When the Arctic Melts: Interests In the Freezing North
While many in the United States dread climate change, other countries are moving to capitalize on the changing environment. According to a Pew Global Survey released in 2017, 51% of Americans fear the effects of climate change, compared to only 35% of Russians. In fact, out of the 38 countries polled, Russians were least concerned with climate change.
Although climate change remains a partisan issue in the United States, NASA has released evidence to support statements that the Arctic sea ice is declining at an alarming rate of 12.8% per year, according to NASA. Further, NASA describes that: “Seventeen of the 18 warmest years in the 136-year record all have occurred since 2001, with the exception of 1998.” This means that shipping routes that were inaccessible are increasingly more viable. In particular, the opening of the Northern Sea Route has become something of a waiting game for Russian shipping companies. In the past, ships coming from the Arctic Sea have been forced to travel through the Suez Canal to enter Asia; in other words, the ships must travel through three continents in order to arrive in one of the largest global markets. However, with the melting ice, ships have been able to penetrate further and attempt to travel through the Bering Strait to reach Asia. It is estimated that this alternative shipping route will cut up to 50% of travel time.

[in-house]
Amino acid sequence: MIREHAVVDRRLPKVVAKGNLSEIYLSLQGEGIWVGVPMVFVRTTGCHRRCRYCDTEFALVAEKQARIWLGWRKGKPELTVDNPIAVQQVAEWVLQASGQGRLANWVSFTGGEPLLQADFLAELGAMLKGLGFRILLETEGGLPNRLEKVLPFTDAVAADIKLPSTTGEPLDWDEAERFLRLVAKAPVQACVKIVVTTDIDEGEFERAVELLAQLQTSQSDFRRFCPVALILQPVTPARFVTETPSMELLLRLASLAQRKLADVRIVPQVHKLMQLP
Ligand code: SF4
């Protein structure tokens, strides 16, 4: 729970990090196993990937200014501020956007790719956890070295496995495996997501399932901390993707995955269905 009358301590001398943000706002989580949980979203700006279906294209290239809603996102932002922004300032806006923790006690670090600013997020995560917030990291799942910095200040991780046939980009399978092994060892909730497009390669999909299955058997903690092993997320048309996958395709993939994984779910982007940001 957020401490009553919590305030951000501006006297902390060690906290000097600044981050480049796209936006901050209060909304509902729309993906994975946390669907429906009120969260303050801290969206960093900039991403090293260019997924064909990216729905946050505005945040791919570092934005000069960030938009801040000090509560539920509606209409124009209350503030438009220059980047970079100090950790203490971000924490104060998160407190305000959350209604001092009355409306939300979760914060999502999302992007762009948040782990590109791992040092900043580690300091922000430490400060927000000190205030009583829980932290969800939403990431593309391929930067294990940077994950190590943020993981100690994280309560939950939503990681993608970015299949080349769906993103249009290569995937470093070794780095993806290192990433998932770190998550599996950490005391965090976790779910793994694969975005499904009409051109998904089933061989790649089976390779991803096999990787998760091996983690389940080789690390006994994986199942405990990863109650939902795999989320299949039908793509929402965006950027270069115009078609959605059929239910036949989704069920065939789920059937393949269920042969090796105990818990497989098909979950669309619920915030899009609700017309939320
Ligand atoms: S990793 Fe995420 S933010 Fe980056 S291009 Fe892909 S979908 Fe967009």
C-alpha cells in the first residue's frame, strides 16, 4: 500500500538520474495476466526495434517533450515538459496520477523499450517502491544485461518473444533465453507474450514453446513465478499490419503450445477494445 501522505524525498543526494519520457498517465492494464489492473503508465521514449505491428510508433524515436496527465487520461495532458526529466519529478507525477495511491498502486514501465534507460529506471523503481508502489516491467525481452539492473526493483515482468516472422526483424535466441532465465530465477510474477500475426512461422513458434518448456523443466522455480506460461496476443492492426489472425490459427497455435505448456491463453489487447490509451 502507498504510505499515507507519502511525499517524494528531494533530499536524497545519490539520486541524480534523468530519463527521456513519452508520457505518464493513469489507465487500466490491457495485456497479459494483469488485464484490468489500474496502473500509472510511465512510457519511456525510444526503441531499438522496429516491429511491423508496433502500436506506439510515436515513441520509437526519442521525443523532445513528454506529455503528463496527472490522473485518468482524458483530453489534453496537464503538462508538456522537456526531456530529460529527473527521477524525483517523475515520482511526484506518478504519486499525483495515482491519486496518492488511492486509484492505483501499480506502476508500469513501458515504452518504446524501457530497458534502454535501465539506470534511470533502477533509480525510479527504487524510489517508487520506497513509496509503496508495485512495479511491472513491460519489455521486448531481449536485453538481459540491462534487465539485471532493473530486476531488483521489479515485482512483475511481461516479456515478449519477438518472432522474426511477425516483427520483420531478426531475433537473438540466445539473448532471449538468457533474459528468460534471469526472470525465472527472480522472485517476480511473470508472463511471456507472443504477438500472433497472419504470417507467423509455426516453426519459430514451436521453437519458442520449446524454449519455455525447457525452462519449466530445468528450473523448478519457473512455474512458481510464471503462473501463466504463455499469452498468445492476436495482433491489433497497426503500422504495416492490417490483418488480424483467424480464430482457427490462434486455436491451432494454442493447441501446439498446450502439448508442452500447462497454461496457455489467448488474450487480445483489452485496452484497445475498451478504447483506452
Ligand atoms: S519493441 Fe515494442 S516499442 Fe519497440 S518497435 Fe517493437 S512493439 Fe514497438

Nevertheless, the geopolitical implications of the Arctic region stand to be more important than new opportunities for efficient shipping routes. The US Geological Survey estimates that there are significant amounts of undiscovered oil and gas reserves in the Arctic region. On top of the resources and shipping routes that countries will undoubtedly be prone to claim, the Arctic Sea itself is an interesting new border for the nations in the Arctic Circle.
However, claims to the Arctic Sea extend beyond what is visible — literally. Other than the two-hundred nautical miles of sea granted to the country which borders it, bodies of open water are also determined by continental shelves, which are the bodies of land that extend beneath the water. Depending on where these shelves drop off, a country is allowed to claim the sea above it. The geopolitical aspects of the region are already increasingly complicated as Denmark and Russia will likely have overlapping claims in the North.
As Russia develops military bases in the North, it is likely that other countries will follow suit. Russia has been most active in protecting its interest in the Arctic Sea. Indeed, according to Russian professionals, Russia has the most to gain from the Arctic region. Nobel prize winning climatologist Oleg Anisimov, in an interview with VICE, warns: “The problem of climate change is actually the problem of adaptation to climate change… There are regions in the world where there are no potential benefits but Russia is not such a region.”